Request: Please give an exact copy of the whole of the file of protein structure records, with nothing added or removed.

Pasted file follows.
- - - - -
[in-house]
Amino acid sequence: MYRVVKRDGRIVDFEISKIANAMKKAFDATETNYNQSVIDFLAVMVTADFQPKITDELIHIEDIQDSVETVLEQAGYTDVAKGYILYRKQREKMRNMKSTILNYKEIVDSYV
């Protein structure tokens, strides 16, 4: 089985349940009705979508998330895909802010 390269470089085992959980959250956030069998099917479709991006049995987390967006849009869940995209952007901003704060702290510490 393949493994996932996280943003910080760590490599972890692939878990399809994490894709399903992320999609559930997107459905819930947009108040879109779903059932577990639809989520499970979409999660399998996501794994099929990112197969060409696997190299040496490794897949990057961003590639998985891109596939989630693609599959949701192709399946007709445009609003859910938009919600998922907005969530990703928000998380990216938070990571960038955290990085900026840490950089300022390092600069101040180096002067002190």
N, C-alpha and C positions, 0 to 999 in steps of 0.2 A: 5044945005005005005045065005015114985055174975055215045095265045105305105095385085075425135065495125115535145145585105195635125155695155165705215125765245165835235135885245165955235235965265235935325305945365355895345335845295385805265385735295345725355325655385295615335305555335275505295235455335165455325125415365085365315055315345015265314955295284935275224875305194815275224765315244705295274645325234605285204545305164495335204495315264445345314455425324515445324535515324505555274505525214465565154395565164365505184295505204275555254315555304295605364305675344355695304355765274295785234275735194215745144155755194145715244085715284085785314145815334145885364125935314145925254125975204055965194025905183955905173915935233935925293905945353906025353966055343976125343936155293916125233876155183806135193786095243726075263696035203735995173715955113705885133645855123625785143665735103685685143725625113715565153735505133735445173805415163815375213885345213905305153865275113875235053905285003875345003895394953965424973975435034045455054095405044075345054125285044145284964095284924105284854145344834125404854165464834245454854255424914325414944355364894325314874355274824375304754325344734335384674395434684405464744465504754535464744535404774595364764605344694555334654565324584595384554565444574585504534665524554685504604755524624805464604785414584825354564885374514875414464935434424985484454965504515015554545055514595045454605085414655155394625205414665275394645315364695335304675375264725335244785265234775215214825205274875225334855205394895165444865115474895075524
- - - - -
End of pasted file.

[in-house]
Amino acid sequence: MYRVVKRDGRIVDFEISKIANAMKKAFDATETNYNQSVIDFLAVMVTADFQPKITDELIHIEDIQDSVETVLEQAGYTDVAKGYILYRKQREKMRNMKSTILNYKEIVDSYV
């Protein structure tokens, strides 16, 4: 089985349940009705979508998330895909802010 390269470089085992959980959250956030069998099917479709991006049995987390967006849009869940995209952007901003704060702290510490 393949493994996932996280943003910080760590490599972890692939878990399809994490894709399903992320999609559930997107459905819930947009108040879109779903059932577990639809989520499970979409999660399998996501794994099929990112197969060409696997190299040496490794897949990057961003590639998985891109596939989630693609599959949701192709399946007709445009609003859910938009919600998922907005969530990703928000998380990216938070990571960038955290990085900026840490950089300022390092600069101040180096002067002190």
N, C-alpha and C positions, 0 to 999 in steps of 0.2 A: 5044945005005005005045065005015114985055174975055215045095265045105305105095385085075425135065495125115535145145585105195635125155695155165705215125765245165835235135885245165955235235965265235935325305945365355895345335845295385805265385735295345725355325655385295615335305555335275505295235455335165455325125415365085365315055315345015265314955295284935275224875305194815275224765315244705295274645325234605285204545305164495335204495315264445345314455425324515445324535515324505555274505525214465565154395565164365505184295505204275555254315555304295605364305675344355695304355765274295785234275735194215745144155755194145715244085715284085785314145815334145885364125935314145925254125975204055965194025905183955905173915935233935925293905945353906025353966055343976125343936155293916125233876155183806135193786095243726075263696035203735995173715955113705885133645855123625785143665735103685685143725625113715565153735505133735445173805415163815375213885345213905305153865275113875235053905285003875345003895394953965424973975435034045455054095405044075345054125285044145284964095284924105284854145344834125404854165464834245454854255424914325414944355364894325314874355274824375304754325344734335384674395434684405464744465504754535464744535404774595364764605344694555334654565324584595384554565444574585504534665524554685504604755524624805464604785414584825354564885374514875414464935434424985484454965504515015554545055514595045454605085414655155394625205414665275394645315364695335304675375264725335244785265234775215214825205274875225334855205394895165444865115474895075524